From land, the swim had seemed so long, much longer than 1k. I guess it’s hard to judge actual distance by doing laps in the pool. I told myself that it was no big deal, just keep moving forward. Though I had practiced sighting in the pool, doing it for real in water that literally didn’t allow me to see 6 inches in front of my face, was totally different. I had practiced primarily freestyle, knowing it would be the fastest stroke. That plan quickly got dumped for a mixture of freestyle and breaststroke in order to stay on course. I remembered to emphasize my arm strokes to save my legs from getting tired. As I rounded the first buoy, I saw a woman from a couple of waves ahead of me hanging on to it (allowed for resting). After the second buoy, I passed several women from the previous wave, which was encouraging. I kept going, drafting off a woman ahead of me for a little while, until she tired and slowed down. One buoy passed, and then another, and another, and suddenly a guy in a canoe said there was less than 300 yards left. Sweet! I plowed forward, rounded the final buoy, and headed for the swim exit. As I ran up the ramp, I glanced at my watch and saw I was in the 24 minute range. I happily ran up the hill to my bike, grabbing a cup of Gatorade on the way.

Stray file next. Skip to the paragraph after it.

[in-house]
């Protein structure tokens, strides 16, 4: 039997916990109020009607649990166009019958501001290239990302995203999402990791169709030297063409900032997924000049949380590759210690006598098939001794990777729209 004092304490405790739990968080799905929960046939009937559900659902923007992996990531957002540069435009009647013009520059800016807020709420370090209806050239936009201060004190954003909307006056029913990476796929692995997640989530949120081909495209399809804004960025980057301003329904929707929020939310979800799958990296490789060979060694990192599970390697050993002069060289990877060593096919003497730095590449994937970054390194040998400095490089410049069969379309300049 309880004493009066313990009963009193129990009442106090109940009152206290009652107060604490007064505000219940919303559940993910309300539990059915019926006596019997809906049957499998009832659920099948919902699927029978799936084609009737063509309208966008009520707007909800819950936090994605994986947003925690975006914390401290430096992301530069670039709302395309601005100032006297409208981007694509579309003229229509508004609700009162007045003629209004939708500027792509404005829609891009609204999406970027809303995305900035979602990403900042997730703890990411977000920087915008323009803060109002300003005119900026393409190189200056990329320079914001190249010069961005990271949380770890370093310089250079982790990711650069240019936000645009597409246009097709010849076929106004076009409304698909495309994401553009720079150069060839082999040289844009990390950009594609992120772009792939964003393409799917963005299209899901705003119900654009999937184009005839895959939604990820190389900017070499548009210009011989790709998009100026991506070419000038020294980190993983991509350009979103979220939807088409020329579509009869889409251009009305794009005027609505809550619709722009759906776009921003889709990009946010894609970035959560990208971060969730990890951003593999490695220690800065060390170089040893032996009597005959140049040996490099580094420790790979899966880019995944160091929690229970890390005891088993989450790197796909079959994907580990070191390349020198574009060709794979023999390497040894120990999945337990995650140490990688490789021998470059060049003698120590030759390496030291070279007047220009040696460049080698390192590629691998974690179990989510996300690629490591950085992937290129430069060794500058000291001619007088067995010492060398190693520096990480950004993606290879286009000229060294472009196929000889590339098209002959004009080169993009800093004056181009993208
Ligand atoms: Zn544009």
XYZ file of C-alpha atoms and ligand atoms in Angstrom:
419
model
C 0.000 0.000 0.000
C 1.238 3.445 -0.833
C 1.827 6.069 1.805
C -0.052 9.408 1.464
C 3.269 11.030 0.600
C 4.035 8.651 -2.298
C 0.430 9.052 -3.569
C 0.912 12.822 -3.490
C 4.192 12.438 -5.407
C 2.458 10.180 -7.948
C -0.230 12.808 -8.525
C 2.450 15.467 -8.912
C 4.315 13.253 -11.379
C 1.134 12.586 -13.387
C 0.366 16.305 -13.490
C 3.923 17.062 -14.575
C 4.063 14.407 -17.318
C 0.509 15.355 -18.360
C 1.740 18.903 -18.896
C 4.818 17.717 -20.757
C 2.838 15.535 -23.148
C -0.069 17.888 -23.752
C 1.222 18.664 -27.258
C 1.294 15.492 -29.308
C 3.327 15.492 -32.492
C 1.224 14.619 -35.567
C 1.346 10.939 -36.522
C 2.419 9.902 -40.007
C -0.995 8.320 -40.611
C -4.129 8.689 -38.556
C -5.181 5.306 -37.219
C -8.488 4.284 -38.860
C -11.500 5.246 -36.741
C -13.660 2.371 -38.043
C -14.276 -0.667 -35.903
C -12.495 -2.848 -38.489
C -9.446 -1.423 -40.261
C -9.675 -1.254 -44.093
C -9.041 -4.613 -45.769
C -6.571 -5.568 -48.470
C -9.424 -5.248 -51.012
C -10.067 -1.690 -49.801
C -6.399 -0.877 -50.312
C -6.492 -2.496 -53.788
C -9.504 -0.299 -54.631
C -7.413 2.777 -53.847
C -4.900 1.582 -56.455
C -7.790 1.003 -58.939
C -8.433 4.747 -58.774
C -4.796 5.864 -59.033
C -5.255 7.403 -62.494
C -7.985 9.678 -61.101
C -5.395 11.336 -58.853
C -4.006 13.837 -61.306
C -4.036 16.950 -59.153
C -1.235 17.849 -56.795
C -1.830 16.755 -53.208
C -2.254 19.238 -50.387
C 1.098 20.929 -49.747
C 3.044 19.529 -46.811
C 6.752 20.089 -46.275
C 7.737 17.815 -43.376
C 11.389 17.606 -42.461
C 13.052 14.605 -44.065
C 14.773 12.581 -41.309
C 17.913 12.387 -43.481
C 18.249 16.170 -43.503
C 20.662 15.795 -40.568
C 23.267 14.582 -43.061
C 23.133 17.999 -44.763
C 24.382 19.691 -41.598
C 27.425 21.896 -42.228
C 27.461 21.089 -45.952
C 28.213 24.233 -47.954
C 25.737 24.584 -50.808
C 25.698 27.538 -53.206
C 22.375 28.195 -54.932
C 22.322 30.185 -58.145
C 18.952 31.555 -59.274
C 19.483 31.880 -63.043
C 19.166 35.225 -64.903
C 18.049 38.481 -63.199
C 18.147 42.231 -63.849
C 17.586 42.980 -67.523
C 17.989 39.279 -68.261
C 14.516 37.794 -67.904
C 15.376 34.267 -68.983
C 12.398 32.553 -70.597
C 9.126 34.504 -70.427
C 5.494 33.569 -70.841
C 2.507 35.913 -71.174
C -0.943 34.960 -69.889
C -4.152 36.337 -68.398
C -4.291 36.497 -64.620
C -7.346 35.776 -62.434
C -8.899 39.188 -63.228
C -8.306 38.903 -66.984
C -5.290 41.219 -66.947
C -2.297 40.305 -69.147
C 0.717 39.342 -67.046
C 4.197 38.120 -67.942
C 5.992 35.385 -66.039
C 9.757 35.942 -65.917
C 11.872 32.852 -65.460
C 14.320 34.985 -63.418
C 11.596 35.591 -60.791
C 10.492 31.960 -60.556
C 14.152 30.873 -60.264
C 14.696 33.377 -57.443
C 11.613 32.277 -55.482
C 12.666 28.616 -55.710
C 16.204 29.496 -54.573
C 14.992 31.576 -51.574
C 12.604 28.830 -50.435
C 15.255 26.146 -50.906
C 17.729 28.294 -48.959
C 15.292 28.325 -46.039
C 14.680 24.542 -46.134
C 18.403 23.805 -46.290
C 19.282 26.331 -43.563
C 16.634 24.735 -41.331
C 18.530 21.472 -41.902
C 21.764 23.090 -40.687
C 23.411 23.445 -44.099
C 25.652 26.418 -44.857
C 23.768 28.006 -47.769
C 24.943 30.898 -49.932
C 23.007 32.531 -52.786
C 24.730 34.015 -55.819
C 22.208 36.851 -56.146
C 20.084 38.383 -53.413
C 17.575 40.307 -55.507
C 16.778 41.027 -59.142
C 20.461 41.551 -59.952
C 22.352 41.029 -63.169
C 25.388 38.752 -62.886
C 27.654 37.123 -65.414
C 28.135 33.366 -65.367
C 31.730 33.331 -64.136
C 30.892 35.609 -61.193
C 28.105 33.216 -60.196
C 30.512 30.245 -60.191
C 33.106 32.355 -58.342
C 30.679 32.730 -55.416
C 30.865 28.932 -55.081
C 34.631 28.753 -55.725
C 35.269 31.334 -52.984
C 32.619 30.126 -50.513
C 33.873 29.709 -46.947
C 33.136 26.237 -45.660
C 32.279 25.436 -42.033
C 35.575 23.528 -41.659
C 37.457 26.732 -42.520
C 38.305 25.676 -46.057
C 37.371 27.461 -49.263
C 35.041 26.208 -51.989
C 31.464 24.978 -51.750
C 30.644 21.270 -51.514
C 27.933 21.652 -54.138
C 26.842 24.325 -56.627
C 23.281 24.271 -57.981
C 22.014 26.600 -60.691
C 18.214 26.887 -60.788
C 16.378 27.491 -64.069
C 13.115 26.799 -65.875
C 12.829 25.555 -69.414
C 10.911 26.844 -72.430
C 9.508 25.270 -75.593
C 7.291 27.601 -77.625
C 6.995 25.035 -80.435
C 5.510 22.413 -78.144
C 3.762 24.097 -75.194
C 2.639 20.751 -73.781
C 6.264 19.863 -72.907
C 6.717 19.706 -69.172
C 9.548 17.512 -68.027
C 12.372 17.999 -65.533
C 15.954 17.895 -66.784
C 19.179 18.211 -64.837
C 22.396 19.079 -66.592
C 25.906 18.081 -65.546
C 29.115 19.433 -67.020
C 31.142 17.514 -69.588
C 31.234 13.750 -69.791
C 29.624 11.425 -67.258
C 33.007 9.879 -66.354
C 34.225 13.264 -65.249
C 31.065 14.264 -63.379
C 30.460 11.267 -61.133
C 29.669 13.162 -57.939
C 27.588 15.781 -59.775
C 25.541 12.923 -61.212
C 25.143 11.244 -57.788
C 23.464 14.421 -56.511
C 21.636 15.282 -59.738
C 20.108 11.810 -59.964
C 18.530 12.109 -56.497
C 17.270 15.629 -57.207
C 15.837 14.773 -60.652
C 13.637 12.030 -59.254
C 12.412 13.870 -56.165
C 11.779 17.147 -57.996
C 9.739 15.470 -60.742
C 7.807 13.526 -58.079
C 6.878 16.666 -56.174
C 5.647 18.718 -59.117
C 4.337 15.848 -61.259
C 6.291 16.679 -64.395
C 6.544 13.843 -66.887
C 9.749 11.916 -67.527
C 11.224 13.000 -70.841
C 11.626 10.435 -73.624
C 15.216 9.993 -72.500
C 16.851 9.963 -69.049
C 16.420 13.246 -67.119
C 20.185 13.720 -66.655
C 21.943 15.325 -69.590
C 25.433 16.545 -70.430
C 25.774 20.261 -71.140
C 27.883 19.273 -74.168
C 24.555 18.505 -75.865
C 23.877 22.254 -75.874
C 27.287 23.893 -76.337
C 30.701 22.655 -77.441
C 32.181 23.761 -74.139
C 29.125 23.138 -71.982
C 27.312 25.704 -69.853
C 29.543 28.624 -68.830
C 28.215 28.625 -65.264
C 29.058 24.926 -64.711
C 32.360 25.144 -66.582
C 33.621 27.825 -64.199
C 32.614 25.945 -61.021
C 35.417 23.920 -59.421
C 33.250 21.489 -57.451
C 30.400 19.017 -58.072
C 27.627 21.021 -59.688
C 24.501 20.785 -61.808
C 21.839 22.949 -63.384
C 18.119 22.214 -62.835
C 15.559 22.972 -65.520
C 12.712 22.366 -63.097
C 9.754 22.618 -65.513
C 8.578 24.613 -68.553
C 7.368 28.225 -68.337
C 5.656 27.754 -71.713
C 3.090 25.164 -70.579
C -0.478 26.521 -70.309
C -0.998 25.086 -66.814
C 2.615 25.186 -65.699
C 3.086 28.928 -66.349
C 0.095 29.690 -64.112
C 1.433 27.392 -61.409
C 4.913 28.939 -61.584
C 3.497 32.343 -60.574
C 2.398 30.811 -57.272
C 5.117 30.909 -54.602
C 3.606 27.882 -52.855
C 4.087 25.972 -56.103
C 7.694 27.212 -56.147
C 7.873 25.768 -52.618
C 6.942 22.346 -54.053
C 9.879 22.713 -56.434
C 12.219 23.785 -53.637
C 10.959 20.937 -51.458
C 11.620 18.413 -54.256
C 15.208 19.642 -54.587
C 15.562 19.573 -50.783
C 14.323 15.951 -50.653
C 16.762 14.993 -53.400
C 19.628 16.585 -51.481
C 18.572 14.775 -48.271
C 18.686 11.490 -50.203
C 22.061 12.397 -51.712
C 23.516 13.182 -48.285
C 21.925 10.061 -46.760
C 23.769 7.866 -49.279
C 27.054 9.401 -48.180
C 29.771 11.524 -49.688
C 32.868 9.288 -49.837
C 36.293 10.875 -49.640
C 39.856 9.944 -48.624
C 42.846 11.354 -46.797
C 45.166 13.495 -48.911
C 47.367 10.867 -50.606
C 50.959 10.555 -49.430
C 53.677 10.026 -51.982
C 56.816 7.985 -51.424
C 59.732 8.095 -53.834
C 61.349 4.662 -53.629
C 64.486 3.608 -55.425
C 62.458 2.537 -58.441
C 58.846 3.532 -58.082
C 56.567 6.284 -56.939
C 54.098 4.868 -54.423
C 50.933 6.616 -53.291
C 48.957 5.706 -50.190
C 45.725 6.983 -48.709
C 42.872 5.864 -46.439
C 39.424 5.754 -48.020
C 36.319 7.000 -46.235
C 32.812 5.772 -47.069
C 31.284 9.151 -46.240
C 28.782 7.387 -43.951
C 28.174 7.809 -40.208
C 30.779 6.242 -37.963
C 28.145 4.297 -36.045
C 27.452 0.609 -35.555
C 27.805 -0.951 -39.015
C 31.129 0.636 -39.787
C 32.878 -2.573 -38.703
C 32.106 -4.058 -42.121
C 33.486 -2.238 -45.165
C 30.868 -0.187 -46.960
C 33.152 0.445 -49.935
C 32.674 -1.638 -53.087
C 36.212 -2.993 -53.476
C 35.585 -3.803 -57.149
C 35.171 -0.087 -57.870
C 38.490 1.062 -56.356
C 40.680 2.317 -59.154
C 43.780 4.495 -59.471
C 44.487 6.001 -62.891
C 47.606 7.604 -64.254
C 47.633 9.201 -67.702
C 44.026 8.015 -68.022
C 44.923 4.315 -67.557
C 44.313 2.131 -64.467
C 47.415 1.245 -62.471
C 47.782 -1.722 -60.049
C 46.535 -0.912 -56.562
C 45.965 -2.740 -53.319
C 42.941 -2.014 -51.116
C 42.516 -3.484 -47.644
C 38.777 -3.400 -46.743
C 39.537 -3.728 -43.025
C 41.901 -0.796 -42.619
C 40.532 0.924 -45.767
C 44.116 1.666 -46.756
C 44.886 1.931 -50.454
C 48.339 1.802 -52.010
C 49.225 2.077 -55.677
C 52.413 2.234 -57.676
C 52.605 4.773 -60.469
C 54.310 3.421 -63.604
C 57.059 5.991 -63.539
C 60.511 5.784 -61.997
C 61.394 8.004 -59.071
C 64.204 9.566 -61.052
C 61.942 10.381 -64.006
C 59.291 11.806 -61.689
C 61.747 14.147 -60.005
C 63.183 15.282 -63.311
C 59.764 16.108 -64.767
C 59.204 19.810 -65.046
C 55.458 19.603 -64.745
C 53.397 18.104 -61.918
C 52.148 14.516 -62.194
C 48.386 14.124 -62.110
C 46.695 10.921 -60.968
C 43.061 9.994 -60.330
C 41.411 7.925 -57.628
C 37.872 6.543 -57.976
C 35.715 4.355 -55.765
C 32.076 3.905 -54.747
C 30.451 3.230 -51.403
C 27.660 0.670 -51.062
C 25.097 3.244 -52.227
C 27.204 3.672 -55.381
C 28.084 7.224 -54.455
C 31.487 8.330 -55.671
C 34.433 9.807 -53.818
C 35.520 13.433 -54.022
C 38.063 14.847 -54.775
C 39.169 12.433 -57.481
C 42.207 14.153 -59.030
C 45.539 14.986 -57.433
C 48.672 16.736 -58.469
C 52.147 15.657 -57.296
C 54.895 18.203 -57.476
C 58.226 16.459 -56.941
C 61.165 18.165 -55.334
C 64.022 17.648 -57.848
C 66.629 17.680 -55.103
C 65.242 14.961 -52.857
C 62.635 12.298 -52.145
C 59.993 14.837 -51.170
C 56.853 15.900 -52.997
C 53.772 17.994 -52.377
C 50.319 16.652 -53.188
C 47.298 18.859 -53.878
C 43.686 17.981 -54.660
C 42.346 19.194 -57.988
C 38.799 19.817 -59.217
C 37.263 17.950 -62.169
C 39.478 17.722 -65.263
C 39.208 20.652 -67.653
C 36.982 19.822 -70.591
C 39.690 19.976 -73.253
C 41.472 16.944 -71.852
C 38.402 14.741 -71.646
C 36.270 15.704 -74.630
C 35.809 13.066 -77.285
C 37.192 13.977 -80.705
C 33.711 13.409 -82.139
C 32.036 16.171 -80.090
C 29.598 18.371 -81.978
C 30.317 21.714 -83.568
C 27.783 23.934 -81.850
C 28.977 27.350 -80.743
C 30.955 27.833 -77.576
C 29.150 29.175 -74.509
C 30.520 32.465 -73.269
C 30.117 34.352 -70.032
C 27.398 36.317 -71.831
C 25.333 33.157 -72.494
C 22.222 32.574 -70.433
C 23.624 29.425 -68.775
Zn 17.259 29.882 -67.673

I got my helmet and shoes on pretty quickly, but fumbled around trying to get my bike off the rack. The bikes on either side of mine were still there, and I caught my handlebars on the front wheel of another bike. Frustrated, I ducked under the rack a couple of spots over where the rack was empty and dragged my bike out from the opposite side. Doing that ate up some time, unfortunately, but I hustled up the ramp out of the transition area and mounted my bike as fast as I could.